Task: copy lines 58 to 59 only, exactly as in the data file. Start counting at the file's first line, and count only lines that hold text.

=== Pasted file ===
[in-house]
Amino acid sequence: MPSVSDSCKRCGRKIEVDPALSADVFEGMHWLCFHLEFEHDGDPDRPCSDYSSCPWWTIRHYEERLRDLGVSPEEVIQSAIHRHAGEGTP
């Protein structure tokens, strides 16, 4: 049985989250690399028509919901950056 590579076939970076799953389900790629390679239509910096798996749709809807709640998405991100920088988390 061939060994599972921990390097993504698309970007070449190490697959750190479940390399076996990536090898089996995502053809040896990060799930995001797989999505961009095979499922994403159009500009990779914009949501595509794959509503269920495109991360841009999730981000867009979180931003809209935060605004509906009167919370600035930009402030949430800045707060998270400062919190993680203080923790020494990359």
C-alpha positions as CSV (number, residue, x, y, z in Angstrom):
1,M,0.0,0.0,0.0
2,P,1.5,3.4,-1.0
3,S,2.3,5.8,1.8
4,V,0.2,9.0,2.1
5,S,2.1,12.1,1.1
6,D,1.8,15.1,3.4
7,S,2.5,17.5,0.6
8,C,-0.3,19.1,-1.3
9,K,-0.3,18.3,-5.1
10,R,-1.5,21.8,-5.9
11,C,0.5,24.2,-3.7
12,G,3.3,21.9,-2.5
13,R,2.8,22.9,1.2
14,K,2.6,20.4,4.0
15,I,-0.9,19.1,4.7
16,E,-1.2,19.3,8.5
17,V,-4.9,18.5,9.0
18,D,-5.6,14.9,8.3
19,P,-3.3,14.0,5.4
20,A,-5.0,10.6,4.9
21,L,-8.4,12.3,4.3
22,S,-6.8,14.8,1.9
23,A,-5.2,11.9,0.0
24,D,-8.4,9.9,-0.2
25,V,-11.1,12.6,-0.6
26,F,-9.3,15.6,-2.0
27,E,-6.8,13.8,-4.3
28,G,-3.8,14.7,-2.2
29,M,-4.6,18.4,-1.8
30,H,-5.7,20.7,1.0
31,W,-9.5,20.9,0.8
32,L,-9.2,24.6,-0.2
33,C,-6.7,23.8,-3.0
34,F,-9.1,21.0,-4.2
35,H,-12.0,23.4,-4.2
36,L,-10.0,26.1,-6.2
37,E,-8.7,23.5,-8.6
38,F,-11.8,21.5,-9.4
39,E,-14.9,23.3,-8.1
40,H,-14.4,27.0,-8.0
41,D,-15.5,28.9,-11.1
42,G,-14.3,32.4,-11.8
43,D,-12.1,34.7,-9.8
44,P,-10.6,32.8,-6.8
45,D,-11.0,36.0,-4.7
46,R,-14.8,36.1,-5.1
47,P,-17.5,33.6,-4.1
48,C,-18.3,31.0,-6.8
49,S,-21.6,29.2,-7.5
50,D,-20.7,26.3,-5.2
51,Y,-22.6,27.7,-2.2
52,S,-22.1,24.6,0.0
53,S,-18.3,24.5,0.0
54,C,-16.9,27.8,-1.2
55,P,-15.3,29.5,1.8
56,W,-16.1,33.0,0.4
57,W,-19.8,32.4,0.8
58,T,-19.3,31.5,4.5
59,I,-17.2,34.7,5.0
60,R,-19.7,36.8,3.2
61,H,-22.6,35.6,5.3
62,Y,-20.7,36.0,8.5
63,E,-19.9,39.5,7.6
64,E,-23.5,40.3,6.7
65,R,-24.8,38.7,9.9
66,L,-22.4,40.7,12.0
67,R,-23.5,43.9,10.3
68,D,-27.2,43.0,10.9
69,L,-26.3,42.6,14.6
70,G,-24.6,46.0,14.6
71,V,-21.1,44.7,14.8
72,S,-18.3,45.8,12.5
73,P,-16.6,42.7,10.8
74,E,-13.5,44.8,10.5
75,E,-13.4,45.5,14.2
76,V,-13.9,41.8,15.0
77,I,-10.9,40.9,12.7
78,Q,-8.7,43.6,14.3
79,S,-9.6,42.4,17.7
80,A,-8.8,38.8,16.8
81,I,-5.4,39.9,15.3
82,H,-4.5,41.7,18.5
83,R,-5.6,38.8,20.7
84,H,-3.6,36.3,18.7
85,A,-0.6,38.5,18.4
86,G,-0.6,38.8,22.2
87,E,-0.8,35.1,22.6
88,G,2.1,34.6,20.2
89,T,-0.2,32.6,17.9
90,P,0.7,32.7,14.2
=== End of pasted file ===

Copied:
54,C,-16.9,27.8,-1.2
55,P,-15.3,29.5,1.8